Hi all,
I was looking for a piece of code to simply obtain the manufacturer of the CPU in your computer (might also be known under vendor ID). I found it difficult to obtain a code as basic as possible. I had already coded this once in Assembly language, still I could not manage very well. Anyway... I finally worked it out (I began with c++ 2 days ago..) and thought why not post my result for others, maybe it is helpful since it is kept quiet basic.

The code is written in Visual Studio 2005.

This code executes a 2 byte small function called CPUID with parameter 0 (stored in EAX). The function then returns it values to EBX, ECX and EDX memory registers. With al and ah I extract the characters of the values stored in these memory registers. You can only access the last two bytes of a DWORD (by calling al and ah you get last 2 bytes of EAX separately). And each byte represents one character. So to access the other 2 bytes in the DWORD I have used a bitwise operation to shift out bits to the right, SHR. SHR has two parameters, its memory register the shift should be operated on and the second parameter represents how many bits it should shift, two shift out 2 bytes you need to shift 16 bits (1 byte is 8 bit of course). Finally each byte is moved (MOV array, character) to the char array which finally is added up to a string.

Hopefully people found this code useful and hopefullyI made the code clear for one to understand.

Grtz Devoney

Source code:

// a.cpp : Defines the entry point for the console application.
//

#include <stdafx.h>
#include <windows.h>
#include <iostream>
#include <string>
using namespace std;

//Creating a function to obtain the CPUID
string GetCpuID()
{
	//Initialize used variables
	char SysType[13]; //Array consisting of 13 single bytes/characters
	string CpuID; //The string that will be used to add all the characters to
	//Starting coding in assembly language
	_asm
	{
		//Execute CPUID with EAX = 0 to get the CPU producer
		XOR EAX, EAX
		CPUID

		//MOV EBX to EAX and get the characters one by one by using shift out right bitwise operation.
		MOV EAX, EBX
		MOV SysType[0], al
		MOV SysType[1], ah
		SHR EAX, 16
		MOV SysType[2], al
		MOV SysType[3], ah

		//Get the second part the same way but these values are stored in EDX
		MOV EAX, EDX
		MOV SysType[4], al
		MOV SysType[5], ah
		SHR EAX, 16
		MOV SysType[6], al
		MOV SysType[7], ah

		//Get the third part
		MOV EAX, ECX
		MOV SysType[8], al
		MOV SysType[9], ah
		SHR EAX, 16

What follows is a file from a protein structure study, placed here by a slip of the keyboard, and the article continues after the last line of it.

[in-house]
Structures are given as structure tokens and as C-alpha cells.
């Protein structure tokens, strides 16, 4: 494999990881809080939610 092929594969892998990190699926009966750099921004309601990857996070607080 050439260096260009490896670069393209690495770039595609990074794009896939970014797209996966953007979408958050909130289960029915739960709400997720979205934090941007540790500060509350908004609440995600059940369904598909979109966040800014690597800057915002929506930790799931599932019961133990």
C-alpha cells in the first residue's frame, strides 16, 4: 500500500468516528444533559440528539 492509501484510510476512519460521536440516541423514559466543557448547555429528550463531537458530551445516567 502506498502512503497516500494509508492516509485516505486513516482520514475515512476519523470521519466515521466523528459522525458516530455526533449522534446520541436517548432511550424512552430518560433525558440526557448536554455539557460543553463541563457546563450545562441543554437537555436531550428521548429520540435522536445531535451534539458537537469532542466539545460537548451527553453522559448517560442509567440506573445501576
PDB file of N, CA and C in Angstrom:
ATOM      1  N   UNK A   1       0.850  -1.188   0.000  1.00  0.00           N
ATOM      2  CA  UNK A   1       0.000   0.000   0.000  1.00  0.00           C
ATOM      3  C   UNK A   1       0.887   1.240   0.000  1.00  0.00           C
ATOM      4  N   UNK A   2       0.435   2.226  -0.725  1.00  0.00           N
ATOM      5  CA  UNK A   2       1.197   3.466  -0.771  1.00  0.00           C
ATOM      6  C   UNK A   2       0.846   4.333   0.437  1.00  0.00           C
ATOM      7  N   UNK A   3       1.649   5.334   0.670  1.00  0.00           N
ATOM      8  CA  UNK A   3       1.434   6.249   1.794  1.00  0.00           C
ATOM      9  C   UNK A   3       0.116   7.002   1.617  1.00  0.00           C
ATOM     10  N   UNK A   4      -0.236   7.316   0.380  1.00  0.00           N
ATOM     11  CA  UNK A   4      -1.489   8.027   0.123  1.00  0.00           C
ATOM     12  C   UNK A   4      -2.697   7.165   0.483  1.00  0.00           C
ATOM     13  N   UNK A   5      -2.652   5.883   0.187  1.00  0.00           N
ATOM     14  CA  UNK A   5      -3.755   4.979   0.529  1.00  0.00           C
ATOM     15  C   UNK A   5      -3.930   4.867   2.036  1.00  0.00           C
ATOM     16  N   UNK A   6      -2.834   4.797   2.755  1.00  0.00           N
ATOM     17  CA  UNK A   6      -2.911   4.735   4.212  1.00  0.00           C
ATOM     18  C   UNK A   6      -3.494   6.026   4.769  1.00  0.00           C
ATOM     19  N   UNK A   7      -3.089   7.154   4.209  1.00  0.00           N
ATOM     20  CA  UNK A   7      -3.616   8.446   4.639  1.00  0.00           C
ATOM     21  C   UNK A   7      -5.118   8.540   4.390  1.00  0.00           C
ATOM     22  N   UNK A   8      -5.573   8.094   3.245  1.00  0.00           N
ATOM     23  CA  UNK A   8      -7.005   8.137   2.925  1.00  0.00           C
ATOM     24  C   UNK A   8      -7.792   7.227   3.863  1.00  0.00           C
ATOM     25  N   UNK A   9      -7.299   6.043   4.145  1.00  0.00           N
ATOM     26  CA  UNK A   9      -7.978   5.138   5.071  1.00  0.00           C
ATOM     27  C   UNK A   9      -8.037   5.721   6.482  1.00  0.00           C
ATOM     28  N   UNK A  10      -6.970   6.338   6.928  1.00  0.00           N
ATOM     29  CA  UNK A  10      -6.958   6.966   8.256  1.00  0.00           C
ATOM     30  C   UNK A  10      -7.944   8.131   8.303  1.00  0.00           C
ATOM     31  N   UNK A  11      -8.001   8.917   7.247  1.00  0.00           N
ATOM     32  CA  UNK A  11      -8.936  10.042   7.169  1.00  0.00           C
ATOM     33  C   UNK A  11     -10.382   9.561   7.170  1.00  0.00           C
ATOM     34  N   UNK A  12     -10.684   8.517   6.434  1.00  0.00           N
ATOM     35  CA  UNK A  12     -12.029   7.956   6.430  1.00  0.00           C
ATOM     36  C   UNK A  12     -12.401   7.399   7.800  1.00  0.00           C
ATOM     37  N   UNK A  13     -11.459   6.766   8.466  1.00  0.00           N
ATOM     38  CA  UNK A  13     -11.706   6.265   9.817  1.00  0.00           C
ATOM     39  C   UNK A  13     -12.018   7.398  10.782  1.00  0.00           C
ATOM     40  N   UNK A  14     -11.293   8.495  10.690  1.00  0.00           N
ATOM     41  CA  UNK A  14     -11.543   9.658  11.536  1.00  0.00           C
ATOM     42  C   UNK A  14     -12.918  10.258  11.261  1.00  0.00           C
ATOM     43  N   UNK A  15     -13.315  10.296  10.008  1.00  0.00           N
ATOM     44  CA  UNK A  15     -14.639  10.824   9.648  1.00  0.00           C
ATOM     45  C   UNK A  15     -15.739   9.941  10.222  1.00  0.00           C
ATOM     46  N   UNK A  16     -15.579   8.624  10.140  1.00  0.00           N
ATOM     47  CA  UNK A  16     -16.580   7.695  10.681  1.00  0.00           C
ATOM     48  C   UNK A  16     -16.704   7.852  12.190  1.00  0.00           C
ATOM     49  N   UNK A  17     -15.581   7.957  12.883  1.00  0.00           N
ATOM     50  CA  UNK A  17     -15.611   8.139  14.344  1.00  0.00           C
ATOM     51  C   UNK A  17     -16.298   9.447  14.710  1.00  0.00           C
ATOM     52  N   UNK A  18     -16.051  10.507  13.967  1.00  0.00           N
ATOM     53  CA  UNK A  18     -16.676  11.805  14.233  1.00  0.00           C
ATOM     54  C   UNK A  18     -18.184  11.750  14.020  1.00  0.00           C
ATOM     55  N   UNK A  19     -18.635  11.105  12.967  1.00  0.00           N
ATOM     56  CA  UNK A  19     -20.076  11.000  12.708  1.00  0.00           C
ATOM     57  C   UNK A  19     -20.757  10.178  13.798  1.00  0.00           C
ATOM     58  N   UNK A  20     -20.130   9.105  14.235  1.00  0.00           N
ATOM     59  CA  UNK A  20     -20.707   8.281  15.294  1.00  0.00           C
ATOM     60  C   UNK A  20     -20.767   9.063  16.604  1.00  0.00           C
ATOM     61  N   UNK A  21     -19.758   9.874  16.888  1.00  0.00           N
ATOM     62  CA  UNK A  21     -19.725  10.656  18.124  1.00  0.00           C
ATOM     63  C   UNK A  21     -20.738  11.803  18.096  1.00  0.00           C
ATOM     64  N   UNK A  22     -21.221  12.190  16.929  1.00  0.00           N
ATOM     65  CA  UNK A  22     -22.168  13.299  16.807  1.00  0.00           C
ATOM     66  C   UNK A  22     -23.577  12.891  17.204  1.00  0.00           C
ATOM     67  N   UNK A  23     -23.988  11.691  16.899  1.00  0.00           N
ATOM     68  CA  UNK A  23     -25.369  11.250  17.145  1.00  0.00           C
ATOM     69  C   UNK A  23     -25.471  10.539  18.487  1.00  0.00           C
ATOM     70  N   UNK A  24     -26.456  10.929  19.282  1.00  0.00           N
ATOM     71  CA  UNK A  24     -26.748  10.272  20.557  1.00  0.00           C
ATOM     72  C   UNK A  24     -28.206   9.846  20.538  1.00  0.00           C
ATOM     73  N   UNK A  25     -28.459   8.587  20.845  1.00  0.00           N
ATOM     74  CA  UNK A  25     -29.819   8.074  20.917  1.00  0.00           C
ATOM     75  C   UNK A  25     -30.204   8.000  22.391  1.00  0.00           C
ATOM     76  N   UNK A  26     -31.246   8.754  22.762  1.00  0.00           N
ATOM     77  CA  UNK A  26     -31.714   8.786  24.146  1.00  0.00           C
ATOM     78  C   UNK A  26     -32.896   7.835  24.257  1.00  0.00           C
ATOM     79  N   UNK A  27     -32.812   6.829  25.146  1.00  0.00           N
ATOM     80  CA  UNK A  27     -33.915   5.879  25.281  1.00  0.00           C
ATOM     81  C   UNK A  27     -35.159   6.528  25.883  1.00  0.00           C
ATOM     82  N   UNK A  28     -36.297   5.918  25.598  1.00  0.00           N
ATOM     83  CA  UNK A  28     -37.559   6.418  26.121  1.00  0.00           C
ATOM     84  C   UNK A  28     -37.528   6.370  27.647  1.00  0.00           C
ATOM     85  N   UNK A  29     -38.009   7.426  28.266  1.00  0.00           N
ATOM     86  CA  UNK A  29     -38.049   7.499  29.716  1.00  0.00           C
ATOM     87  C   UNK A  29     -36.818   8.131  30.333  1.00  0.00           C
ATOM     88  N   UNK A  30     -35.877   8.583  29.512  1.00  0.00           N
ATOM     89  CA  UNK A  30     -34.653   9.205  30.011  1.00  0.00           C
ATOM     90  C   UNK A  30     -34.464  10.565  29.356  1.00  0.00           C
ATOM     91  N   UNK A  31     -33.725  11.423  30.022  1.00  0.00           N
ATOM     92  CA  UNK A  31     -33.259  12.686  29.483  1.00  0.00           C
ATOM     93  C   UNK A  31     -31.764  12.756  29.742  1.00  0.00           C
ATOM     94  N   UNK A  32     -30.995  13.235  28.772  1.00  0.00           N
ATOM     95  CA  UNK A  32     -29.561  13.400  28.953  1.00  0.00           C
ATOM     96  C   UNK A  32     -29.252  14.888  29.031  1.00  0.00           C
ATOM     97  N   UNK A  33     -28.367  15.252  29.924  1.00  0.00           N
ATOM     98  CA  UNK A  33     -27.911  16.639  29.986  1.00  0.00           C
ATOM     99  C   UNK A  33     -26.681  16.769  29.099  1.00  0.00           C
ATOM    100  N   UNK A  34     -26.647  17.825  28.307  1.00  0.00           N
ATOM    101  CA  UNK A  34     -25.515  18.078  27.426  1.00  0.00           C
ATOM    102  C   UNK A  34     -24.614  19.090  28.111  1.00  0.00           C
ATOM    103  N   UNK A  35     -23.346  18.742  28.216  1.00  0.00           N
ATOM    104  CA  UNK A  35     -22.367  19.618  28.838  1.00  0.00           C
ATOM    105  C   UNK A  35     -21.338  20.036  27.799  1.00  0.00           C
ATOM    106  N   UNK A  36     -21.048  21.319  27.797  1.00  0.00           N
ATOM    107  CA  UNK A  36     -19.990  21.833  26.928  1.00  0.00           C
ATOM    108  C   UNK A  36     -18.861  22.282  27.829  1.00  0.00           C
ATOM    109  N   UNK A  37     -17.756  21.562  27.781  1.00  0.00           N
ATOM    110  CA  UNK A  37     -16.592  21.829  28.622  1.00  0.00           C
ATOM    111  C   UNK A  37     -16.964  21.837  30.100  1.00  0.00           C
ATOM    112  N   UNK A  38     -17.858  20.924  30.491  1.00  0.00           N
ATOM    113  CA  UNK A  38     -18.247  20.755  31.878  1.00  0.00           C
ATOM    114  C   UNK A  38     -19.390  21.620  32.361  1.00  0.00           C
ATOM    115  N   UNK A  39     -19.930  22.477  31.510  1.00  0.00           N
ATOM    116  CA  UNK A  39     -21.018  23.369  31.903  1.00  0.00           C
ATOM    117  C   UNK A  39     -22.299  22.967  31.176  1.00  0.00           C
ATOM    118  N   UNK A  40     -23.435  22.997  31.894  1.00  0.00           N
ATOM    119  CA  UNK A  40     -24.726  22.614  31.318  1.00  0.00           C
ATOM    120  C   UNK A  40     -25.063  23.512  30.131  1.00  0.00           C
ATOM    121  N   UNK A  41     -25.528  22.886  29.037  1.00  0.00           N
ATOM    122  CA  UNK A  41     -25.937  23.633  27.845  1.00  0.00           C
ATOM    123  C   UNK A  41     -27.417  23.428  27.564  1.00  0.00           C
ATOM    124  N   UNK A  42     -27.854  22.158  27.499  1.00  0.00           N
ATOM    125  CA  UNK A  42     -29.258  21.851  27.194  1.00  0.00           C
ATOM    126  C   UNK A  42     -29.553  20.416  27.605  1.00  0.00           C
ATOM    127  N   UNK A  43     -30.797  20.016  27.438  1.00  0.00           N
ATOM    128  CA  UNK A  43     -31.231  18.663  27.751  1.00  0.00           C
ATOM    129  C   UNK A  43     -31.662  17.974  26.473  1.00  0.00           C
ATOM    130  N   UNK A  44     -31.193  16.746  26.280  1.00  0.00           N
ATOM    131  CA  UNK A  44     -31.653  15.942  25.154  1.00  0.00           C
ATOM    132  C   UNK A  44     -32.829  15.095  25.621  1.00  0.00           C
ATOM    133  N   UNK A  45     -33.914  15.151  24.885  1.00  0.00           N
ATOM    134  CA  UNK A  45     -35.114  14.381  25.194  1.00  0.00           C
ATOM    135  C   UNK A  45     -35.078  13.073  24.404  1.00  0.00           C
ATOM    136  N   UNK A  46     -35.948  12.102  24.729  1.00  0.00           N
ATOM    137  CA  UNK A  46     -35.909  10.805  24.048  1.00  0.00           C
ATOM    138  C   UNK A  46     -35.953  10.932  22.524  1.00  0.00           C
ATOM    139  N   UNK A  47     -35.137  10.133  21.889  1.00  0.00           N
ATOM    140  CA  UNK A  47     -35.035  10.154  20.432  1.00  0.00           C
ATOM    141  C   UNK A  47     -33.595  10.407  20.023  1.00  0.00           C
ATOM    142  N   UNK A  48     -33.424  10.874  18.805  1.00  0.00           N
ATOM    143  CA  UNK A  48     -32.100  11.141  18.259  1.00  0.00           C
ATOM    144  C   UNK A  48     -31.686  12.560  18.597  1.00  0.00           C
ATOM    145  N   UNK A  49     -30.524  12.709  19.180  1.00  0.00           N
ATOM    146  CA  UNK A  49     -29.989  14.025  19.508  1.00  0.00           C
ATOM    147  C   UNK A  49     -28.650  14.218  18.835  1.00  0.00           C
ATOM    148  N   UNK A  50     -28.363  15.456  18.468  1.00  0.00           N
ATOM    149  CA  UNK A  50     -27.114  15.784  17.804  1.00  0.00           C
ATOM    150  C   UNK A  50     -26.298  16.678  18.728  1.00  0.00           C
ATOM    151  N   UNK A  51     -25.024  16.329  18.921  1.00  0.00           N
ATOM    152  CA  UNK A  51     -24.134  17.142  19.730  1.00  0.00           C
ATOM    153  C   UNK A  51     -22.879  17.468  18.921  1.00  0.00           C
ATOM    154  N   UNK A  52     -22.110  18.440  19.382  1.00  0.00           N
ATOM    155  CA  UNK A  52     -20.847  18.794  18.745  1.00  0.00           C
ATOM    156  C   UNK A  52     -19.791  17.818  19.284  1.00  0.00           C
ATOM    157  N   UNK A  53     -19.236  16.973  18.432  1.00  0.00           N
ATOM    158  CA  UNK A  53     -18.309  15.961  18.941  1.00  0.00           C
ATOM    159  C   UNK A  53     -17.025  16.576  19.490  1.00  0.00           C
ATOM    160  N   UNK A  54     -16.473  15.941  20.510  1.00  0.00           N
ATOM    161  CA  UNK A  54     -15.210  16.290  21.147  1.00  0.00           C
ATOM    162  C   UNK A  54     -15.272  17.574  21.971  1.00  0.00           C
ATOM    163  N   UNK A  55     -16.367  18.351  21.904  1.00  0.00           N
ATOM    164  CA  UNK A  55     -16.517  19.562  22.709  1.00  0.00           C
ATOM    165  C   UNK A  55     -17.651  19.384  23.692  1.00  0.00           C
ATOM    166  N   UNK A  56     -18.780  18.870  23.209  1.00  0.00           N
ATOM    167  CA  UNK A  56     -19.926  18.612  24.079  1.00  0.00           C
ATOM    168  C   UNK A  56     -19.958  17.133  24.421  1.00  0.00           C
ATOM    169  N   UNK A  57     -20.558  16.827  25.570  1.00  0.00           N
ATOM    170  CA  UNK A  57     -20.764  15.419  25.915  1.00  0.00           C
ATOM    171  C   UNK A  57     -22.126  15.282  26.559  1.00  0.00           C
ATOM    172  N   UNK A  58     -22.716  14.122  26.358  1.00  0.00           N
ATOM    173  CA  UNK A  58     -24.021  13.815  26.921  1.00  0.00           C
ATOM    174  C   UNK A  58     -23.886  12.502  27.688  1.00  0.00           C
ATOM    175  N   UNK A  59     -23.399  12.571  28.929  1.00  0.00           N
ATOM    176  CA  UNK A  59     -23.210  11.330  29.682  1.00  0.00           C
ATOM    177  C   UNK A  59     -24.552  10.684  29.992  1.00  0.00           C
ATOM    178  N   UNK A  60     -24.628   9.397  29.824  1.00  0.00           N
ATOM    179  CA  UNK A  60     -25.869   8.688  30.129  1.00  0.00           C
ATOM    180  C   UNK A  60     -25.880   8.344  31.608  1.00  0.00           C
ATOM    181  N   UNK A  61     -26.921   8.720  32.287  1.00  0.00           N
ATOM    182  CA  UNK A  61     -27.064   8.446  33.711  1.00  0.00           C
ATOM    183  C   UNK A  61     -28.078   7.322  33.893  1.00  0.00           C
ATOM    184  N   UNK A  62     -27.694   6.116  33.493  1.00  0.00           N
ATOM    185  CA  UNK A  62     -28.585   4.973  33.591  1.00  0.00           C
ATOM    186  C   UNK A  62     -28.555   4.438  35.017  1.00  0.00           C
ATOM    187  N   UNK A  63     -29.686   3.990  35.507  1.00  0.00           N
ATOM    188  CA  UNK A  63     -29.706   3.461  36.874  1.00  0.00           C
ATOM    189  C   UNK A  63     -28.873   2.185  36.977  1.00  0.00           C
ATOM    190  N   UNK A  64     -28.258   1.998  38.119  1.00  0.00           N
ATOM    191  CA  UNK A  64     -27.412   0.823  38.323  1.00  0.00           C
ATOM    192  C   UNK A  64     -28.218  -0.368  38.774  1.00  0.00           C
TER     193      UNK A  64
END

MOV SysType[10], al
		MOV SysType[11], ah
		MOV SysType[12], 00
	}
	CpuID.assign(SysType,12);
	return CpuID;
}

int _tmain(int argc, _TCHAR* argv[])
{
	string CpuID;
	CpuID = GetCpuID();
	cout << CpuID;
	return 0;
}

An addition to my topic. This way you can also get the "Brand string" of your processor. Currently only tested on my Intel processor. The program also checks if this feature is supported by your CPU and will output an error message if it does not. Otherwise it shows you the output containing the Brand String. My brand string appears as "Intel (R) Core(Tm)2 CPU T5500 @ 1.66Ghz". You can create a new win32 console application and paste the code below.

Grtz Devoney

// BrandString.cpp : Defines the entry point for the console application.
//

#include <stdafx.h>
#include <iostream>
#include <string>
#include <Windows.h>
#include <stdio.h>
#include <winbase.h>
#include <winuser.h>

using namespace std;

int _tmain()
{
	string BrandString;
	char Parts[48];
	long unsigned CheckP;
	char Answer;
	system("cls");
	cout << "Requesting Brand String...\n";

	_asm
	{
		mov EAX, 0x80000000
		CPUID
		mov CheckP, EAX
	}
	
	if(CheckP > 0x80000000)
	{
		cout << "Brand String is supported...\n";
	}
	else
	{
		cout << "Brand String NOT supported...\nProgram will terminate in 3 seconds." << CheckP;
		Sleep(3000);
		return 0;
	}

	_asm
	{
		//Get First Part of the Brand String
		mov EAX, 0x80000002
		CPUID
		//Get all byte stored in EAX
		mov Parts[0], al
		mov Parts[1], ah
		shr EAX, 16
		mov Parts[2], al
		mov Parts[3], ah
		//Get all byte stored in EBX
		mov Parts[4], bl
		mov Parts[5], bh
		shr EBX, 16
		mov Parts[6], bl
		mov Parts[7], bh
		//Get all byte stored in ECX
		mov Parts[8], cl
		mov Parts[9], ch
		shr ECX, 16
		mov Parts[10], cl
		mov Parts[11], ch
		//Get all byte stored in EDX
		mov Parts[12], dl
		mov Parts[13], dh
		shr EDX, 16
		mov Parts[14], dl
		mov Parts[15], dh

		//Get Second Part of the Brand String
		mov EAX, 0x80000003
		CPUID
		//Get all byte stored in EAX
		mov Parts[16], al
		mov Parts[17], ah
		shr EAX, 16
		mov Parts[18], al
		mov Parts[19], ah
		//Get all byte stored in EBX
		mov Parts[20], bl
		mov Parts[21], bh
		shr EBX, 16
		mov Parts[22], bl
		mov Parts[23], bh
		//Get all byte stored in ECX
		mov Parts[24], cl
		mov Parts[25], ch
		shr ECX, 16
		mov Parts[26], cl
		mov Parts[27], ch
		//Get all byte stored in EDX
		mov Parts[28], dl
		mov Parts[29], dh
		shr EDX, 16
		mov Parts[30], dl
		mov Parts[31], dh

		//Get Third Part of the Brand String
		mov EAX, 0x80000004
		CPUID
		//Get all byte stored in EAX
		mov Parts[32], al
		mov Parts[33], ah
		shr EAX, 16
		mov Parts[34], al
		mov Parts[35], ah
		//Get all byte stored in EBX
		mov Parts[36], bl
		mov Parts[37], bh
		shr EBX, 16
		mov Parts[38], bl
		mov Parts[39], bh
		//Get all byte stored in ECX
		mov Parts[40], cl
		mov Parts[41], ch
		shr ECX, 16
		mov Parts[42], cl
		mov Parts[43], ch
		//Get all byte stored in EDX
		mov Parts[44], dl
		mov Parts[45], dh
		shr EDX, 16
		mov Parts[46], dl
		mov Parts[47], dh
	}
	BrandString.append(Parts, 48);
	cout << "Output: " << BrandString << "\n";
	return 0;
}
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